Two churches in Pakistan’s Punjab province were targeted in unrelated arson attacks on consecutive days 6 January and 7 January, marking a worrying start to 2016 for Pakistan’s minority Christian population.
Siddiqa Bibi went to the local church in the village of Sandha, near the city of Kasur, around 50 km (31 miles) south-east of Lahore, at 7 am on 6 January and discovered a Muslim man in his twenties burning Bibles and hymn books.
Police arrived at the scene and duly arrested the arsonist. Unusually, police inspector Tariq Cheema said that “it is a Muslim obligation to take Bible as a Holy Book and Muslims ought to respect it by all means”. The statement is surprising because police in Pakistan often side with the local Muslim population.
At the insistence of the local community, police filed a report against the perpetrator under the blasphemy laws, but police inspector Tariq Cheema has alleged that the attacker is mentally unstable.
Hours later, a church in Baath village, to the south-west of Lahore, Punjab province, was set on fire shortly after midnight.
The church had held a special worship service on the evening of 6 January, which ended at 11 pm. A neighbouring Muslim family informed Pastor Yaqub Masih that the church was on fire.
The church had erected a tent to provide extra space for the special gathering, but the tent, carpets and furniture in the church were all damaged in the fire.
Police refused to file a report of the incident and said that the fire had been caused by an electrical fault. “But,” said local Christian Dildar Masih, “there were no electric wires near the fire and none were burned. Also, the church boundary wall had footprints, suggesting someone had scaled it.”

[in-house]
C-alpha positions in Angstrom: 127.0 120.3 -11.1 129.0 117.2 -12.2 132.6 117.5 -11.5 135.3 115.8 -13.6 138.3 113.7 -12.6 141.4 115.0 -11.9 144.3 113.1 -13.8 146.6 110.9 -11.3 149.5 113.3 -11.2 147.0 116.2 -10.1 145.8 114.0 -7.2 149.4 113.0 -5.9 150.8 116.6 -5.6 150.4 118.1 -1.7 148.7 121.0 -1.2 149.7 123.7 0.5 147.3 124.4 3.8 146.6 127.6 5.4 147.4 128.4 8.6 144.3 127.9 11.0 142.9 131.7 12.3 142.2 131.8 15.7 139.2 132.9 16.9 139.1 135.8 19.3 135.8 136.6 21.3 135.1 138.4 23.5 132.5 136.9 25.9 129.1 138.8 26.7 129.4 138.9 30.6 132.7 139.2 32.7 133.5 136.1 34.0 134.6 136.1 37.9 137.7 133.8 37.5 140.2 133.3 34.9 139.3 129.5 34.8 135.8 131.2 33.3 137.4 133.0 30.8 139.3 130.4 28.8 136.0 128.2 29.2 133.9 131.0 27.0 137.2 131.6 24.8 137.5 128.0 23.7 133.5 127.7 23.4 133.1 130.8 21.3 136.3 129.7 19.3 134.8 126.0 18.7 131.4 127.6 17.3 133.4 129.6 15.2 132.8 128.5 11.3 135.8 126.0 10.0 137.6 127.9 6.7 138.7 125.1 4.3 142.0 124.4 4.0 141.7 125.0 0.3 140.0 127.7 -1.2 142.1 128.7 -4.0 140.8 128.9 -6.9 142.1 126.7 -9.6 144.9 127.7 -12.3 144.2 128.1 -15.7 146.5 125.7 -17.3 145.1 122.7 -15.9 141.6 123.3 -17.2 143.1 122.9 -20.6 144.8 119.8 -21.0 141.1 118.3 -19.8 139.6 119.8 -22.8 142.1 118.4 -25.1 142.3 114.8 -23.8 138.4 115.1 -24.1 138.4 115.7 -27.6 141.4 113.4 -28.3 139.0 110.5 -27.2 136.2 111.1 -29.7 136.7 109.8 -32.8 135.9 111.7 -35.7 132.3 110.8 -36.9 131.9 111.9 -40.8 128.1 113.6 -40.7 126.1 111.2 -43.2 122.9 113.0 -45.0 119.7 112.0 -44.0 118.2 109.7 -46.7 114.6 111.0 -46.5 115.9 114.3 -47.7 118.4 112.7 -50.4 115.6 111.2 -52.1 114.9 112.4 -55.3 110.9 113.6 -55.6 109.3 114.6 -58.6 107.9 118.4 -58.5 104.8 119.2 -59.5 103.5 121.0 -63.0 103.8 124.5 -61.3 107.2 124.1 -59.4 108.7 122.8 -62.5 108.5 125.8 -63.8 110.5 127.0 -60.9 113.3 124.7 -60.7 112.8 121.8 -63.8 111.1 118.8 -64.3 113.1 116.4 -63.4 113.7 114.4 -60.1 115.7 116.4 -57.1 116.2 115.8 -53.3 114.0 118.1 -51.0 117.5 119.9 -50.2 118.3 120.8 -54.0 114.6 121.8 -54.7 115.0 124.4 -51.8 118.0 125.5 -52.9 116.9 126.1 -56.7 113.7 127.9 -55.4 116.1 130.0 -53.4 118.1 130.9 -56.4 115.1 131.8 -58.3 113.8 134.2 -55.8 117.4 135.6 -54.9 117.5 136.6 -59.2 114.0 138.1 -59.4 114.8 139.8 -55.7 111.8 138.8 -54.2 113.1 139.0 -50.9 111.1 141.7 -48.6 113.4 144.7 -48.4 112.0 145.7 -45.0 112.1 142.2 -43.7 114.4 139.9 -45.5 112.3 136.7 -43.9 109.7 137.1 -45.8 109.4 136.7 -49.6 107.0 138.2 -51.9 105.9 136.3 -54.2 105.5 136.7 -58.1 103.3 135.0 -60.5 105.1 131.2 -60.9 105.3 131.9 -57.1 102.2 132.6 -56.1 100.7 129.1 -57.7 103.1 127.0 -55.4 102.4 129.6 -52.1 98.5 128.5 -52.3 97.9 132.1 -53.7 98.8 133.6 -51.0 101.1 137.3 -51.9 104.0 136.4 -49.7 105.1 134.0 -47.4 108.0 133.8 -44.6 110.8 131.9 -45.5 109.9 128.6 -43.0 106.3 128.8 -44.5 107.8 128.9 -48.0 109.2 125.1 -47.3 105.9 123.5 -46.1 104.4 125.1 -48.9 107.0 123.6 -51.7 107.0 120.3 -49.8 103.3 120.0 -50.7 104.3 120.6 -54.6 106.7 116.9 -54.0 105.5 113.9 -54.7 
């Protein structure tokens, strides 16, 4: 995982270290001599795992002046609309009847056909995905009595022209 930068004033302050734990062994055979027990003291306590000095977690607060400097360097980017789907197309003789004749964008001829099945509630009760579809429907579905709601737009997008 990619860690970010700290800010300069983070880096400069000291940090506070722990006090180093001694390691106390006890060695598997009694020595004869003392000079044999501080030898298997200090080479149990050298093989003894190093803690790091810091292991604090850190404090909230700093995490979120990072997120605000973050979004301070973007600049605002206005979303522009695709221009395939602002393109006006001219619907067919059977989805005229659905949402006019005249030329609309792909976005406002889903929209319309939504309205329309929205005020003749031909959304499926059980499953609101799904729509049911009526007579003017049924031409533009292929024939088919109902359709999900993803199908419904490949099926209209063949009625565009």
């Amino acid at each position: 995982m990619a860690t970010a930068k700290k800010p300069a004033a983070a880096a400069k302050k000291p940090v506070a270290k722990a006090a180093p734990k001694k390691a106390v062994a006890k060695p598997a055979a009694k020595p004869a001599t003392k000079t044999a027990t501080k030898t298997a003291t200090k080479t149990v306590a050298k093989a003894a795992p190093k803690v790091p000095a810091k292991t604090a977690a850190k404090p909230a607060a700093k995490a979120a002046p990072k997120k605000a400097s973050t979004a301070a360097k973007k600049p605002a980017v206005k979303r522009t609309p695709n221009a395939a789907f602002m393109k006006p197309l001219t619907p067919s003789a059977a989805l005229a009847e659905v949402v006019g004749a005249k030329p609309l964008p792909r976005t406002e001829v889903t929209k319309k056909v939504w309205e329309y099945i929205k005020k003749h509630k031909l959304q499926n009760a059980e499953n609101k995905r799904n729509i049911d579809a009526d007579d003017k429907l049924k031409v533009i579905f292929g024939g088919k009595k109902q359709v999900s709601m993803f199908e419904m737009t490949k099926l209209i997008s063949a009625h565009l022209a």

According to Barnabas partner organisation Christian Legal Aid Assistance and Settlement (CLAAS), local Muslims offered their solidarity in support of the targeted Christian community.
Christian TV station resumes transmission after arson attack
A Christian TV station, Gawahi TV, has resumed transmission after a suspected arson attack on 24 November in the city of Karachi.
Fire gutted the three-room offices, completely destroying cameras, computers, books and furniture. Undeterred, the station’s administration rented equipment so that it could provide broadcasts over the Christmas period. “Christmas is a time of peace, brotherhood and love and that’s why we have rented equipment to resume our transmission for the celebrations,” said CEO Sarfaraz William.
The station regularly broadcasts Bible readings, Christian hymns and videos with the intention of “spread[ing] the Gospel of Jesus Christ to people of all religions who live in Pakistan”.